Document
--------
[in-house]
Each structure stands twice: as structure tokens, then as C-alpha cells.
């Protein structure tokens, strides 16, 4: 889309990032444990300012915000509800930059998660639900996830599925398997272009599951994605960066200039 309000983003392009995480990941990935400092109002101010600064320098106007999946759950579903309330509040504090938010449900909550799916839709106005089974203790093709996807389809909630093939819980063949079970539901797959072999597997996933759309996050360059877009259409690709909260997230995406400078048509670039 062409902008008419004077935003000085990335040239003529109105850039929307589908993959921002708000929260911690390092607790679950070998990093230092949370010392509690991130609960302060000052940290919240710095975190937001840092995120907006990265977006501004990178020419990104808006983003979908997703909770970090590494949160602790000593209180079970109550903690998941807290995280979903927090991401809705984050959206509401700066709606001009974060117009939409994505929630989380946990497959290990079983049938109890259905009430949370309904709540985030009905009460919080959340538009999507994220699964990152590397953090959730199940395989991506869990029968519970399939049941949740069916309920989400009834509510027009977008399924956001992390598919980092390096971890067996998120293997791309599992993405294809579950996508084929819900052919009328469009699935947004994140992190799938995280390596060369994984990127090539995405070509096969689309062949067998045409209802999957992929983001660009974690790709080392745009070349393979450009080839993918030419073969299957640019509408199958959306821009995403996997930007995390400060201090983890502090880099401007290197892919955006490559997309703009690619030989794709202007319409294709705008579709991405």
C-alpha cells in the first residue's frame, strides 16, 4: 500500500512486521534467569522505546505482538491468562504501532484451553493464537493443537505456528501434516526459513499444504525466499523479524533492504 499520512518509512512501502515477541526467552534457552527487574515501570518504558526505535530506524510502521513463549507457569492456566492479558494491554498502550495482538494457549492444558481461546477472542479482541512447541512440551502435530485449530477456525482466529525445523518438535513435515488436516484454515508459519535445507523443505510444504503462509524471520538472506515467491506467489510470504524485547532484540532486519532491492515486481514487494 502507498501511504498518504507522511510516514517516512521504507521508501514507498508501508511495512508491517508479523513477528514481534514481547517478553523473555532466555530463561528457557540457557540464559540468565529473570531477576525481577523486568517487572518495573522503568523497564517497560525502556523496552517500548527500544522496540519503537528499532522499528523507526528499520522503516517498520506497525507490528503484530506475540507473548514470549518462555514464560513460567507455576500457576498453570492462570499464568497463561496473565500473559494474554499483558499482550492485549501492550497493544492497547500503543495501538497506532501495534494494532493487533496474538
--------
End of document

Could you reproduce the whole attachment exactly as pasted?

[in-house]
Each structure stands twice: as structure tokens, then as C-alpha cells.
């Protein structure tokens, strides 16, 4: 889309990032444990300012915000509800930059998660639900996830599925398997272009599951994605960066200039 309000983003392009995480990941990935400092109002101010600064320098106007999946759950579903309330509040504090938010449900909550799916839709106005089974203790093709996807389809909630093939819980063949079970539901797959072999597997996933759309996050360059877009259409690709909260997230995406400078048509670039 062409902008008419004077935003000085990335040239003529109105850039929307589908993959921002708000929260911690390092607790679950070998990093230092949370010392509690991130609960302060000052940290919240710095975190937001840092995120907006990265977006501004990178020419990104808006983003979908997703909770970090590494949160602790000593209180079970109550903690998941807290995280979903927090991401809705984050959206509401700066709606001009974060117009939409994505929630989380946990497959290990079983049938109890259905009430949370309904709540985030009905009460919080959340538009999507994220699964990152590397953090959730199940395989991506869990029968519970399939049941949740069916309920989400009834509510027009977008399924956001992390598919980092390096971890067996998120293997791309599992993405294809579950996508084929819900052919009328469009699935947004994140992190799938995280390596060369994984990127090539995405070509096969689309062949067998045409209802999957992929983001660009974690790709080392745009070349393979450009080839993918030419073969299957640019509408199958959306821009995403996997930007995390400060201090983890502090880099401007290197892919955006490559997309703009690619030989794709202007319409294709705008579709991405």
C-alpha cells in the first residue's frame, strides 16, 4: 500500500512486521534467569522505546505482538491468562504501532484451553493464537493443537505456528501434516526459513499444504525466499523479524533492504 499520512518509512512501502515477541526467552534457552527487574515501570518504558526505535530506524510502521513463549507457569492456566492479558494491554498502550495482538494457549492444558481461546477472542479482541512447541512440551502435530485449530477456525482466529525445523518438535513435515488436516484454515508459519535445507523443505510444504503462509524471520538472506515467491506467489510470504524485547532484540532486519532491492515486481514487494 502507498501511504498518504507522511510516514517516512521504507521508501514507498508501508511495512508491517508479523513477528514481534514481547517478553523473555532466555530463561528457557540457557540464559540468565529473570531477576525481577523486568517487572518495573522503568523497564517497560525502556523496552517500548527500544522496540519503537528499532522499528523507526528499520522503516517498520506497525507490528503484530506475540507473548514470549518462555514464560513460567507455576500457576498453570492462570499464568497463561496473565500473559494474554499483558499482550492485549501492550497493544492497547500503543495501538497506532501495534494494532493487533496474538